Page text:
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Stepping Feet Illusion (wikipedia.org)
128 points by Reedx 5 months ago | hide | past | favorite | 25 comments



Had to do a basic CSS implementation to see how it looks in 60fps https://jsbin.com/ledomilaso/edit?output


Is it just me, or does the illusion change a little? Instead of the step, it almost seems like the yellow and blue rectangles are expanding and contracting at alternating times. (hmm, only when I don't focus on the rectangles, but somewhere else on the page)


I noticed that too. I think it's because the buses are 3 stripes long instead of 4.

After I changed the "--bus" CSS variable from 30px to 40px, I got the stepping effect.


That's really fascinating. Multiples of 20 give the stepping effect, while the other offsets of 10 grow and shrink. Stuff in between do a strange shrink and stop and grow. I thought 20 looked the best though.

I always loved making web remakes of common GIF illusions [0] where you can mess with variables and see what impact it has. This is a perfect example of that.

[0] https://ehsankia.com/cjs/#19


This makes some sense: to maximize the illusion, both leading and tailing edges of the bus should be going through the light and dark strips at the same time.


Yup. Have to rename it the "inchworm illusion"


I reversed the direction, changed the scale and the colors and got a moonwalk-like motion instead. Change the colors back to #ff0 and #00f to see what difference they make!

https://jsbin.com/dunovayewu/edit?css,output


The oscillating look might mainly be an effect of the small scale.

The black and white lines in the background are only 1px wide and after moving one pixel, the busses touch a black bar either at the left or the right.


Great, I was just wondering what the stripe width influence was on the illusion, made it very easy to find out


This is great. Looks like two racing jellies now.

My brain feels broken.


If you want to play with it you can interactively with some javascript here. Holding the mouse down removes the vertical striping. You can also edit the code.

https://www.khanacademy.org/computer-programming/illusion/45...


Very cool illusion.

If I unfocus my eyes and look at only one of the buses, I can see that it is moving at a constant rate across the stripes. But the moment I try to look at both, the illusion takes over. I can sort of get half the illusion by focusing my attention on one of the buses, but still 'noticing' the movement of the other: in that case I will see the bus I am paying attention to move at a constant rate and the other bus move in a stepping motion.


When I focused my eyes somewhere away from the screen and I tried to observe the buses from my peripheral vision, I saw them move together at the same time. But at some point my brain caught up and they did the stepping thing again, even in my peripheral. Such an interesting illusion!


To me, the colored rectangles appear to be moving at the same speed, but with an alternating intermittent forward motion. The yellow rectangle will jerk forward, then the blue, then the yellow, and so on across the field.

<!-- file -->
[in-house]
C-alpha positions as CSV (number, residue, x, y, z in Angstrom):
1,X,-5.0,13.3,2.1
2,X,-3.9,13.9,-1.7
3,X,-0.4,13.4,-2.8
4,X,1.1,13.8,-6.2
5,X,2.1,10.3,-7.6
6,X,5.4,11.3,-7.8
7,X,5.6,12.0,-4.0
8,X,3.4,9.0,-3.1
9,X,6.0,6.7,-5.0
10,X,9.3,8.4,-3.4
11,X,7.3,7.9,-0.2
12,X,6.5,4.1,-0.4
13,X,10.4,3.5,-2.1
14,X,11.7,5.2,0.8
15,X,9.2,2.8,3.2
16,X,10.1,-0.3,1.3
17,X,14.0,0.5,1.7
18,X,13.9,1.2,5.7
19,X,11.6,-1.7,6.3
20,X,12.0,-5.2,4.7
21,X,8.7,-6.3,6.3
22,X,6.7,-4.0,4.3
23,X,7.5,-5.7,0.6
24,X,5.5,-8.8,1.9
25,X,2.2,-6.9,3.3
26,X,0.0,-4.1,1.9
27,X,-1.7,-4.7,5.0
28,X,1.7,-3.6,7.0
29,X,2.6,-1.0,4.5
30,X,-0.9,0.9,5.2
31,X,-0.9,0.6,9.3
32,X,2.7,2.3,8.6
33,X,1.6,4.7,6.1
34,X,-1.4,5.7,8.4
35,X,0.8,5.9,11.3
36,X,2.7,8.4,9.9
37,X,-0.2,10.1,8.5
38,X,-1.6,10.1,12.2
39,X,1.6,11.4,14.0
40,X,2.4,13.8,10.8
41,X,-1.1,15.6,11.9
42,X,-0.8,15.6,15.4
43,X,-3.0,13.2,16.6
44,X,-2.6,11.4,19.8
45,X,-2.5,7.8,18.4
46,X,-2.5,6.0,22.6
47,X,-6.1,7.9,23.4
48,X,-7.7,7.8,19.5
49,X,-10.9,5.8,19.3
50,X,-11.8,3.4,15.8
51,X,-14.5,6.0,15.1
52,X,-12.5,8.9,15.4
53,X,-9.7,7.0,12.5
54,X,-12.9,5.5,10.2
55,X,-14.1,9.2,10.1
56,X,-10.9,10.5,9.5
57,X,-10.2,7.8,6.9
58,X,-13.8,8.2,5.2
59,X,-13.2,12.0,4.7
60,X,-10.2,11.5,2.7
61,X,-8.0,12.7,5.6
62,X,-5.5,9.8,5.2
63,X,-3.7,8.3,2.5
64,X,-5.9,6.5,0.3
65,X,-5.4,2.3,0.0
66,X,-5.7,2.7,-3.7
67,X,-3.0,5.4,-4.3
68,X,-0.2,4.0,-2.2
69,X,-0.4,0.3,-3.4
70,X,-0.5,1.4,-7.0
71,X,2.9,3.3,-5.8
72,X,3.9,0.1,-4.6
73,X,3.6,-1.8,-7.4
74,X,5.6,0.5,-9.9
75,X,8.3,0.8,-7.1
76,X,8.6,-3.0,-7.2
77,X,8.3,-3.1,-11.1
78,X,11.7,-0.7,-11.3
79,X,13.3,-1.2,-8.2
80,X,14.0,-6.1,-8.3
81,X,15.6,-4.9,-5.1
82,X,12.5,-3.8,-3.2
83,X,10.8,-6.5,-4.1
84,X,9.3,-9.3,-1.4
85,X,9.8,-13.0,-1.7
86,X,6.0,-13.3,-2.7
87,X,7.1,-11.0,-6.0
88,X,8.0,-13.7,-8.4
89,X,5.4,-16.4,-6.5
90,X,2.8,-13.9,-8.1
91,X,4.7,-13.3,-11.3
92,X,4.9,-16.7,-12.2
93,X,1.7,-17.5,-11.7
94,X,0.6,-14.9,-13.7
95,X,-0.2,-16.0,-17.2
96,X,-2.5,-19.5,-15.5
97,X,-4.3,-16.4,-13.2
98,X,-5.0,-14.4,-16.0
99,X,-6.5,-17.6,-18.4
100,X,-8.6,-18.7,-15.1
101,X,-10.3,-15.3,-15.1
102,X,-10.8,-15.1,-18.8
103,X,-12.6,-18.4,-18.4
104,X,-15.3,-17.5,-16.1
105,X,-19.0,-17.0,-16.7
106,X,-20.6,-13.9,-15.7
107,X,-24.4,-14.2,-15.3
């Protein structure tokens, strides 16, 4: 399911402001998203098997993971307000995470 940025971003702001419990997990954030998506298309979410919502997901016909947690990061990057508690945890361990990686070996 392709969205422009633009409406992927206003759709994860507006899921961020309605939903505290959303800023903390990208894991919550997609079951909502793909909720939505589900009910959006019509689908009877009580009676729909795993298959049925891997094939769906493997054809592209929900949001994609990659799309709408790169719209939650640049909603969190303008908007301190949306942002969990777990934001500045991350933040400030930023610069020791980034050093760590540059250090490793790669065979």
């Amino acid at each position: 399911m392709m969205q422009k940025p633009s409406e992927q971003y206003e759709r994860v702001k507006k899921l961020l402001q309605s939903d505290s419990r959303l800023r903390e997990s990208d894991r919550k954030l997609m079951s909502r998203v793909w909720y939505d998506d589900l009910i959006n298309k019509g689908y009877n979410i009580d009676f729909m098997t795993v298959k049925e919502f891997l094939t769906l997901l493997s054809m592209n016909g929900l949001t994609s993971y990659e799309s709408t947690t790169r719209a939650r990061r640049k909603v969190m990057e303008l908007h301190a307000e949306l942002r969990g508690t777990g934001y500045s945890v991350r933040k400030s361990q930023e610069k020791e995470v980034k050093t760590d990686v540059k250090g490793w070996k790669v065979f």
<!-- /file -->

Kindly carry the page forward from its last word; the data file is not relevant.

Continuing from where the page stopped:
Hence the name “stepping feet”


That seems the obvious interpretation, and it's strange that the article goes on about "faster/slower" and not "visible/invisible" motion.


>This special illusion shows how the background of the object or the object around it has a significant effect on the perceived speed of the object

Does it imply that if I drive a brighter color car, it will appear that I am driving faster? (when compared to a darker color car traveling at the same speed)


I think that this illusion is based on low-contrast change when brighter bus moves in to a brighter stripe (and vice versa). Your eye can’t tell yellow from white as much as it can tell blue from white. If you’re driving on a non-striped road that doesn’t work.

But I’ve read that if you look at a darker car moving at you, you’ll perceive it is a little less threat than e.g. red or neon-colored one, because dark contours “grow” slower. (Similar thing, but can also be a stereotype bs, learned lots of these before debunking via internet era came)


The reference links are also pretty cool: https://michaelbach.de/ot/mot-pigeonNeck/index.html


(Don’t) see also: https://en.wikipedia.org/wiki/McCollough_effect

McCollough originally reported that these aftereffects may last for an hour or more.[1] However, Jones and Holding (1975) found that 15 minutes of induction, when time-elapse testing is employed, can lead to an effect lasting up to 2.8 months.[2]


wish they had a GIF with higher framerate. I'm on a 120Hz monitor and wonder how pronounced the effect would be with smoother motion.


Here's a high quality version: https://www.youtube.com/watch?v=wAMN1QW5ByM

Also shows what it looks like in pure black & white at the end.


Interesting, I had a much easier time seeing the actual motion instead of the illusion in black and white over colored.


The stepping illusion was created today using just 140 characters of JavaScript, see the illusion animation here with interactive source code: https://www.dwitter.net/d/17527


This feels related to "The Dress", somehow (is it blue and black, or white and gold?).

Do these separate illusions share a common cause (high/low contrast colors juxtaposed)?




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